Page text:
I don’t know about anyone else, but I remember hearing a lot of palaver about how it was so cool that we were getting the Taliban out of Afghanistan so that those girls could go to school (& so that women wouldn’t be stoned to death & other fucked up things).

But wow, while the administration’s been buggering themselves about Iraq, it turns out that the Taliban are bombing girls’ schools to keep them from attending – losing ground they gained for a few years only to see it being hacked away again.

The United Nations estimates that every single day a girls’ school in Afghanistan is burned down or a female teacher killed.

Imagine.

Confirmed Events

Posted by – November 25, 2006

I will have the extreme pleasure and honor of introducing Leslie Feinberg at the State Museum of New York in Albany, this coming February 3rd.

Betty and I will also be attending IFGE 2007, in Philly, where I’ll be presenting both my Trans Sex & Identity workshop (on Friday) and doing an additional workshop on She’s Not the Man I Married (on Saturday).

& That is in addition to my being the keynote speaker for First Event this year and doing an erotic memoir reading for Rachel Kramer Bussel here in NYC.
More to come, no doubt!

Rockergrrls

Posted by – November 24, 2006

As I promised Gracie a while back, the whole issue of women & music has been chafing my ass a lot lately.

I’ve been a musichead all my life. I love music, I love bands, I love seeing live shows. I’ve been to more concerts than I can count; the list I kept when I was a teenager blows even my mind, these days, as I rarely get out to see a show anymore (since Betty isn’t big on concerts, sadly).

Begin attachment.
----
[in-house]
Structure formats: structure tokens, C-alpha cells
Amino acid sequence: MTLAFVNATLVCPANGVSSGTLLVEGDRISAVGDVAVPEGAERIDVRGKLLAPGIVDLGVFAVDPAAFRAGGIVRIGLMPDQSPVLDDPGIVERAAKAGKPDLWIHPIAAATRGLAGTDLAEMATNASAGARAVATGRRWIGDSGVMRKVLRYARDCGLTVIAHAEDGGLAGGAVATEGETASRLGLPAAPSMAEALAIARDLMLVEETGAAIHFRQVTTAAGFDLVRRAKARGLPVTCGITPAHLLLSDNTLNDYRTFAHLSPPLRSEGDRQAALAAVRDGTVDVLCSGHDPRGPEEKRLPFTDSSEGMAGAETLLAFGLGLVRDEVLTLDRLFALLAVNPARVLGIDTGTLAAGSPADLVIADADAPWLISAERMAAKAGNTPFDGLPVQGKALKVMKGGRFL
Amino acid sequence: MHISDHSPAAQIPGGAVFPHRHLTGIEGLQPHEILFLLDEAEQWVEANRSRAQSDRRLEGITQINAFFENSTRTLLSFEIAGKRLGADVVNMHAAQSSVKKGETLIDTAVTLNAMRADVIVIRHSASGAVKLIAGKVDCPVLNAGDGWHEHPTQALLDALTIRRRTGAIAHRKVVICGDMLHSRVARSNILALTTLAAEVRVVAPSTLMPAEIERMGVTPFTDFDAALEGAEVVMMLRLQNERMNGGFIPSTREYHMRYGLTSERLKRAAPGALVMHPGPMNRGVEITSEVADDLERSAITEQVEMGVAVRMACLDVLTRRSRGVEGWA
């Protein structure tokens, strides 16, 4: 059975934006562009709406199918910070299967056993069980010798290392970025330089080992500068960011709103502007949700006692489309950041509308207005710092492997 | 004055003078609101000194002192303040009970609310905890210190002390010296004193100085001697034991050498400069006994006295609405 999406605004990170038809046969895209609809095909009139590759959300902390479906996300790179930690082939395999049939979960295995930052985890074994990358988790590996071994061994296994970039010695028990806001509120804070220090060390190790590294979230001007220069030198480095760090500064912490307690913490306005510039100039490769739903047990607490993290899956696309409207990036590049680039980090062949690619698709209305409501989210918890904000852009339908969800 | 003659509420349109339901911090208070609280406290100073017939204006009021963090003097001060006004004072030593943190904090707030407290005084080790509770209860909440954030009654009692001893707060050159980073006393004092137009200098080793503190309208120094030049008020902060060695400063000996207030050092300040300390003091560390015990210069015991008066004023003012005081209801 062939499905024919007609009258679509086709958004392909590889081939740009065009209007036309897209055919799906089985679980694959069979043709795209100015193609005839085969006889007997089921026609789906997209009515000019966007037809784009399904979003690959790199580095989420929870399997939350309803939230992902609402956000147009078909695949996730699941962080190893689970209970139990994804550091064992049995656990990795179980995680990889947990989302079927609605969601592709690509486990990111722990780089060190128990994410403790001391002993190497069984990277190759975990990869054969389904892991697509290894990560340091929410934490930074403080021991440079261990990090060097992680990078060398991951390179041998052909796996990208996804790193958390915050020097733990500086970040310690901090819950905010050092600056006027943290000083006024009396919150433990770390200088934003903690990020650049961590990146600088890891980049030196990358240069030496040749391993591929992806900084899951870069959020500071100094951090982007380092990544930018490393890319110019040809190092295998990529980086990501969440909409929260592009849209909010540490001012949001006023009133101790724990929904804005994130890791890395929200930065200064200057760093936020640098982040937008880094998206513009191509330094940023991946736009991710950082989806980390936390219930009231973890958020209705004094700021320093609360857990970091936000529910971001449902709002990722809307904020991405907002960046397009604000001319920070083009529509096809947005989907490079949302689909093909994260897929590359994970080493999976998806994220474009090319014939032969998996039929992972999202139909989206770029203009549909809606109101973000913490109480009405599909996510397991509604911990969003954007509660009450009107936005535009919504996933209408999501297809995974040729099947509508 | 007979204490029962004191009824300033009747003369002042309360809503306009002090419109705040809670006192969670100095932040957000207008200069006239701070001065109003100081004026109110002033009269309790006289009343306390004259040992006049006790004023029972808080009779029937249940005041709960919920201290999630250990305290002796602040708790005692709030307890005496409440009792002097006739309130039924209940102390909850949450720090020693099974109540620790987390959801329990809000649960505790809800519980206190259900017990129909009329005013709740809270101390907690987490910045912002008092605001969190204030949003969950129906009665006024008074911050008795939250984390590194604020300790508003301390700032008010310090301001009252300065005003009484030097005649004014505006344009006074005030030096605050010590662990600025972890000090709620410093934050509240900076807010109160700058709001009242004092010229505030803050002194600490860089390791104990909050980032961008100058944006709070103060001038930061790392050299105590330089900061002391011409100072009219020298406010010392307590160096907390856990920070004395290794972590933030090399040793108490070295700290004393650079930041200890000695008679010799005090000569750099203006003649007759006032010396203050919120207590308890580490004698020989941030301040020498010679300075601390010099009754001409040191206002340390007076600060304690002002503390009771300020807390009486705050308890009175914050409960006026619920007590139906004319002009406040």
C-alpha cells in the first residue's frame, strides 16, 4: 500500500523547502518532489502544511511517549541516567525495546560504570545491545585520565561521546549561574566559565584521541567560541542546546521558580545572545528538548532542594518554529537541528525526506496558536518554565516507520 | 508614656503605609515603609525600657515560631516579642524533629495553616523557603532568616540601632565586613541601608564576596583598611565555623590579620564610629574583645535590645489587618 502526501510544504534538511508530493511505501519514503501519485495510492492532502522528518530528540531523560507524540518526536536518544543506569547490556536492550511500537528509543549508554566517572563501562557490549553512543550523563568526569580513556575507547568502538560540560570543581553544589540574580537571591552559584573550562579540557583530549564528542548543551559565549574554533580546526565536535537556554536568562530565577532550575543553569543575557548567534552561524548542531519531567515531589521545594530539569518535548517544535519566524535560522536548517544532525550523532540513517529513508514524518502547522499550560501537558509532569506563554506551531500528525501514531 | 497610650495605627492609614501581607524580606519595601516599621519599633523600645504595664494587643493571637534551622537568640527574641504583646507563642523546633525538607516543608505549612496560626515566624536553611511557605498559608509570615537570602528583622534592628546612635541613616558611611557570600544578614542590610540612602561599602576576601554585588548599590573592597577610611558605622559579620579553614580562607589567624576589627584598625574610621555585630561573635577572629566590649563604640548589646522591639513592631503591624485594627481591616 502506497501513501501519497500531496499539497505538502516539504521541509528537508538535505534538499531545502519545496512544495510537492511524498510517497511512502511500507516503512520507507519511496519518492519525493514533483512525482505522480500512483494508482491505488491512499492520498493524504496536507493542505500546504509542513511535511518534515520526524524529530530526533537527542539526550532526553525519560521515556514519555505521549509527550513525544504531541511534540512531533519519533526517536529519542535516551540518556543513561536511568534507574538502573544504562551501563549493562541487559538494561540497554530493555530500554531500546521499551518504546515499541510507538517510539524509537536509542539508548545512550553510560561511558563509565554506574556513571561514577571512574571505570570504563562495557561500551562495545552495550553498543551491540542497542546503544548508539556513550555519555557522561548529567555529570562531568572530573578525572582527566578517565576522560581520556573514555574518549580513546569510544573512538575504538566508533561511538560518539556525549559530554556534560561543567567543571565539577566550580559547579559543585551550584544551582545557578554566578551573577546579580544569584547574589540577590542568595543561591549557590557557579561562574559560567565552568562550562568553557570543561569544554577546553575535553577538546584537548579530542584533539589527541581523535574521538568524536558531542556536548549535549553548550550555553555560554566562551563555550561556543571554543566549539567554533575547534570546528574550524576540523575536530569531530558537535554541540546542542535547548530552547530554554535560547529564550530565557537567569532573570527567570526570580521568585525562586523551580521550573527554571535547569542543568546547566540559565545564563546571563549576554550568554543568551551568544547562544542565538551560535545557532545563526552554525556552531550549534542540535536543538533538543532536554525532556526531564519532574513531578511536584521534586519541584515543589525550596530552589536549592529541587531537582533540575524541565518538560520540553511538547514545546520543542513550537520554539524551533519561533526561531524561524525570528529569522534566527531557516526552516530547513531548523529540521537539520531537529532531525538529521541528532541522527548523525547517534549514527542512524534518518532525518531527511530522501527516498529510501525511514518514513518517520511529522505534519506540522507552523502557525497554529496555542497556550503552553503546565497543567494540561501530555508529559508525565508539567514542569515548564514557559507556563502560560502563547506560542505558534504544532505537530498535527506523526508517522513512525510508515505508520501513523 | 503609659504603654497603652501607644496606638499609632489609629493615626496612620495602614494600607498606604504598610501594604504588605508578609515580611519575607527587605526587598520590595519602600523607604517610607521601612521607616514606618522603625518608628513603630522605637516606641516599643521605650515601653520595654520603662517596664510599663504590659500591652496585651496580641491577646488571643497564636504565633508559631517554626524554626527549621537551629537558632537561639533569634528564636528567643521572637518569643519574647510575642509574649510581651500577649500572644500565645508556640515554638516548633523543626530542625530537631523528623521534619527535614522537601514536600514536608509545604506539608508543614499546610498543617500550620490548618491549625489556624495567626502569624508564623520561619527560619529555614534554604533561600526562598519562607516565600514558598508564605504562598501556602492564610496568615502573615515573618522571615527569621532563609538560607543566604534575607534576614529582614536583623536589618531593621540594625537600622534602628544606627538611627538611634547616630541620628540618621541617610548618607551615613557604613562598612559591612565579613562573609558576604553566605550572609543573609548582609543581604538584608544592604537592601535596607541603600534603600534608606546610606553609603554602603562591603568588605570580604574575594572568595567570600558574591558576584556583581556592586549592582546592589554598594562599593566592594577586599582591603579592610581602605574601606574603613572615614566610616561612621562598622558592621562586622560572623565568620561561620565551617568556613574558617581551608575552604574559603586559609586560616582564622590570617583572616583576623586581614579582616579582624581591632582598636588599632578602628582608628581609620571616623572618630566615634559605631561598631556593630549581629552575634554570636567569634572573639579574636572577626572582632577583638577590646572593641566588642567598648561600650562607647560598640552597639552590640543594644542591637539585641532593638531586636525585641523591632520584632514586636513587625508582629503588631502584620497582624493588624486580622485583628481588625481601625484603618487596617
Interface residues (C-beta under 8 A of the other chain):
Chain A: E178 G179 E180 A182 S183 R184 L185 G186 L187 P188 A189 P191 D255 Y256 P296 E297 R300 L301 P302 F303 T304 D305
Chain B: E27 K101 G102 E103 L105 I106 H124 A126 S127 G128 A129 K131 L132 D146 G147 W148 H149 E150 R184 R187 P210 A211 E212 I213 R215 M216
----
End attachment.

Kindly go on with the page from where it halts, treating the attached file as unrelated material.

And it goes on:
Moreso, I love aggro rock, & always have. I’m a punk at heart, and while I have my love of New Wave and Caberet, there’s nothing like a good garage band as far as I’m concerned. Loud, out of tune, I don’t care. Just bring it on, and with major cock attitude, too.

So I watched when Betty found a “100 Best Hard Rock Bands” show in VH-1 the other day, because I was curious about how they’d mix metal and grunge and punk and glam. I’ve never been a metalhead but I’ve had friends who are, but grunge and punk and glam – well, HELL YES.

What puzzled me not at all was that Carmen Electra was the host, even though that doesn’t make any sense at all, since she’s famous, of course, for being one of Prince’s finds, and has otherwise become a professional Pretty Face. What was weirder is that all the voiceovers – you know, the smart bits about the bands – were done by a guy. I’m sure she has talent, I just don’t know what in. Anyway, she was wearing a leather minidress and reading blandly from the teleprompter – there’s nothing quite as ridiculous as someone delivering the phrase “Rock On!” with no passion whatsoever – and I got more and more aggravated by her presence.